I can't start writing until I have an image. If an idea comes to me in another form--a scenario, a character, a what-if, a voice in dialogue--I can't put any words down on the page until I connect it to some sensory detail. In writing "Scissors," for example, I couldn't find my way into the story until I landed on the smell of dust burning on the stage lights. "Sandman" is a story about insomnia, and I've had trouble sleeping since I was a small child, with no shortage of experiences to draw on, but there was no story until I saw the figure in the hooded cloak, sand pouring from the darkness where his face should be. Even "Pre-Simulation Consultation XF007867," a story told entirely in dialogue, needed the image of the simulated experience one of the characters is seeking: a woman and her dead mother walking through a botanical garden. In early drafts, I often build from images and never really know where I'm going. I only ever outline retroactively, between later drafts, where the real work happens. I can't make an outline first and follow it, even though that seems like a much more efficient and enviable way to write (and one I know works well for lots of other, better writers).
Two of my favorite stories in the book, "Twenty Hours" and "Bridezilla," involve relationships marked by very grounded, recognizable anxieties. They also involve 3D-printed human bodies and a symbiotic Lovecraftian sea monster, respectively. What do you enjoy about infusing mundane human affairs with the fantastical like this?
I like how a fantastical element can sharpen a muddier, more nebulous emotion--literalize it, manifest it as something you can see, a monster you can look in the eye. In "Twenty Hours," the body printer changes indistinct, low-level ennui and boredom between a married couple, what they gain and what they give up by being together, into a black-and-white question of life and death. In "Bridezilla," I hope the main character's cocktail of modern anxieties--around femininity, white womanhood, performativity, climate change--are given new perspective by the lurching sea monster on the horizon.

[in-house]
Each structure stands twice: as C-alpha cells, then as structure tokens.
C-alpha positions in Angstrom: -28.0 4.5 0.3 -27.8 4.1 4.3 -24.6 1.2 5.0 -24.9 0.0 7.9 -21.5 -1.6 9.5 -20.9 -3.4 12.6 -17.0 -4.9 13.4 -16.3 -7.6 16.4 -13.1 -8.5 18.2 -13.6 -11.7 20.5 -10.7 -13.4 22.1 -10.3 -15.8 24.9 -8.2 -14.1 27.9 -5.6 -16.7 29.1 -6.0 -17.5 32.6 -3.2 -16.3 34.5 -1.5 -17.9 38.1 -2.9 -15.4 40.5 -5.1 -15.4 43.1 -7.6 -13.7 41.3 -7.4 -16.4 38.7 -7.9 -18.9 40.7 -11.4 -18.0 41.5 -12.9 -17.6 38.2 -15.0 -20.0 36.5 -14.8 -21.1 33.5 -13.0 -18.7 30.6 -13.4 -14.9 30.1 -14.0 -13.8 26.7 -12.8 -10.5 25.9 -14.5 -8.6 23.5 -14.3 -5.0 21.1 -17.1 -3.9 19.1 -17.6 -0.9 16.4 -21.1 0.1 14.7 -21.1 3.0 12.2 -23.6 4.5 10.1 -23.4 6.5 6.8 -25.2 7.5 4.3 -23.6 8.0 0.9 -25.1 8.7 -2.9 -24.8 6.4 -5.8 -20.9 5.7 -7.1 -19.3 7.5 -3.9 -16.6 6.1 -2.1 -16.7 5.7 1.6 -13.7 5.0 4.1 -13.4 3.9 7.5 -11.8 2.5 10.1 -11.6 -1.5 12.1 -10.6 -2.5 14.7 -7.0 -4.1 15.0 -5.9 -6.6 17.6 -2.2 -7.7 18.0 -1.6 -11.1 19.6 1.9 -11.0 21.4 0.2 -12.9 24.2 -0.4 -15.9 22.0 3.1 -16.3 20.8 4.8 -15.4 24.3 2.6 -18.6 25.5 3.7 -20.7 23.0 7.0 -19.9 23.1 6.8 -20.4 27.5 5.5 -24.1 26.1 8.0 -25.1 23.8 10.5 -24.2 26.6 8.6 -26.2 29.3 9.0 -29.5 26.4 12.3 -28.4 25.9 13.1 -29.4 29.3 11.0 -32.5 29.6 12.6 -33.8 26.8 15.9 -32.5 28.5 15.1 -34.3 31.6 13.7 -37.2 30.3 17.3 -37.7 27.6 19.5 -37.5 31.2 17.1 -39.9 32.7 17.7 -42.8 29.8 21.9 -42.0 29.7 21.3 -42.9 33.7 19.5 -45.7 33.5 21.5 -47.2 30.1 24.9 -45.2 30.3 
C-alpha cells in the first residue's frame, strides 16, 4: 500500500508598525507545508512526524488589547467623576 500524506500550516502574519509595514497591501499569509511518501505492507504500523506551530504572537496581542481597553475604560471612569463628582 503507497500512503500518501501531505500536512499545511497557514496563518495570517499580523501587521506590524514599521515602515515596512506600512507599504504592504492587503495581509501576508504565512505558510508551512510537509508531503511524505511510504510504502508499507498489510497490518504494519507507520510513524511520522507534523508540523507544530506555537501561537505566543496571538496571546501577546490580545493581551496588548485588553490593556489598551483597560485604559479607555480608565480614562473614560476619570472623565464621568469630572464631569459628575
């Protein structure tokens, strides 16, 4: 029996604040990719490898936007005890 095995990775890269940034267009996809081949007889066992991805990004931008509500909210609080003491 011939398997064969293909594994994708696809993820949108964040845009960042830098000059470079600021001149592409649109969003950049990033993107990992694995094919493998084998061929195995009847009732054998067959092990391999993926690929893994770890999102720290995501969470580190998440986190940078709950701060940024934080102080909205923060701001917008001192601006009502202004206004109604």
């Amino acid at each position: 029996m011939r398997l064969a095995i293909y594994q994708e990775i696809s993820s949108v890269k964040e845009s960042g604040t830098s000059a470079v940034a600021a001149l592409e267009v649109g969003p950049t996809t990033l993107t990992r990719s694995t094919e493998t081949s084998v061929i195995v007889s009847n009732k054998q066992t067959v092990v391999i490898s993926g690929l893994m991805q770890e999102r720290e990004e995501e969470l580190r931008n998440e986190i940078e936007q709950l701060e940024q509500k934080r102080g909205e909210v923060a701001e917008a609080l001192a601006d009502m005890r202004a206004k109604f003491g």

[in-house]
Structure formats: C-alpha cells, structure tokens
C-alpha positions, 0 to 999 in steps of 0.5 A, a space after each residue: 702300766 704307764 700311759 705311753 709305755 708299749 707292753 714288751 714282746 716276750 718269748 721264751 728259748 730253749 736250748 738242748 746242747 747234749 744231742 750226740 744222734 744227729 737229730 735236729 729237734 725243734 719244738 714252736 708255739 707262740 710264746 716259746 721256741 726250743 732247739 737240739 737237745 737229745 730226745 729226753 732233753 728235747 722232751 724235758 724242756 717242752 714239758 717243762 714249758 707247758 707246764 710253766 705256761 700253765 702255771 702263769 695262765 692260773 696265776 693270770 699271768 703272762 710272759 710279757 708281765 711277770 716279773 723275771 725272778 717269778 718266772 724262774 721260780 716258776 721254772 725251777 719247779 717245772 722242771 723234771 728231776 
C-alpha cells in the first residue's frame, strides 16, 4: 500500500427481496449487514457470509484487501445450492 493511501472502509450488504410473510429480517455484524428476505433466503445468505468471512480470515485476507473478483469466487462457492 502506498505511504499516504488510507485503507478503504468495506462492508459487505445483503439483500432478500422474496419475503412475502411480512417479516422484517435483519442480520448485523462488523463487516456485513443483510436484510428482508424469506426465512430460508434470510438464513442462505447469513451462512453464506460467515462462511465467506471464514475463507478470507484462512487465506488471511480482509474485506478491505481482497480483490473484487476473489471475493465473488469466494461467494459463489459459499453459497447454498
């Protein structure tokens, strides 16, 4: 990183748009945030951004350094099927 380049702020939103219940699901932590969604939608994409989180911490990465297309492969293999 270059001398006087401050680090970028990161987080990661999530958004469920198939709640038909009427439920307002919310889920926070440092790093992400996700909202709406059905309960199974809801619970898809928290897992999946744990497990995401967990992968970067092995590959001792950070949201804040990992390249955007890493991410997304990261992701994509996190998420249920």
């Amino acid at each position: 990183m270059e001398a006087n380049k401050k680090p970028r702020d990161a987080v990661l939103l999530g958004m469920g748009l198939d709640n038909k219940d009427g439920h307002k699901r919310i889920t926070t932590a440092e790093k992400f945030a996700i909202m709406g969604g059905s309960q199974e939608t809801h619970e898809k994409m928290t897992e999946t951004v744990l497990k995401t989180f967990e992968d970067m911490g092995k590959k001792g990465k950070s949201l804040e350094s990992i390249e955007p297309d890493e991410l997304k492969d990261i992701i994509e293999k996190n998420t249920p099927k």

I also think it's an opportunity to make emotions as big as they feel, in a way that realistically describing the situation might not. That's also something I love about poetry. Maybe love and grief are best described as a magical machine or a haunting or a bug infestation.
These stories frequently veer into the territories of science fiction and horror, which made me curious about what influences found their way into the book. Were they different from your previous influences?
I try to read broadly, and science fiction and horror have always been a part of that, and speculative and fantastical elements have been a part of the "literary fiction" landscape for as long as I've been reading. In the years I was writing and editing this book, I did particularly like Friday Black by Nana Kwame Adjei-Brenyah and Future Home of the Living God by Louise Erdrich. I discovered Ellen Klages because of the Levar Burton Reads podcast, which focuses on science fiction and fantasy. Ted Chiang, Karen Russell and George Saunders are masters, of course.
Before the pandemic, one of my favorite things in the world was going to the downtown branch of the Seattle Public Library for their Thrilling Tales "story time for grown-ups," where librarian David Wright would do dramatic readings of short stories old enough to be in the public domain, mostly early science fiction, ghost stories and pulpy fun. It lives on as a podcast, but I miss the in-person version dearly.
When assembling a book of stories, how do you know when you're done?
There came a point where I felt like these stories were cumulatively saying something, that they were thematically threaded together in a way I could no longer expand or tease apart, and I wanted to move on, maybe to new ideas that required new forms. I lean on my agent, editors and friends to guide me, but I do always hit a point where I feel finished with a book, where it feels as complete and untouchable--and as imperfect and personal--as a dream. You wake up and can't go back. --Theo Henderson, bookseller at Ravenna Third Place Books in Seattle, Wash.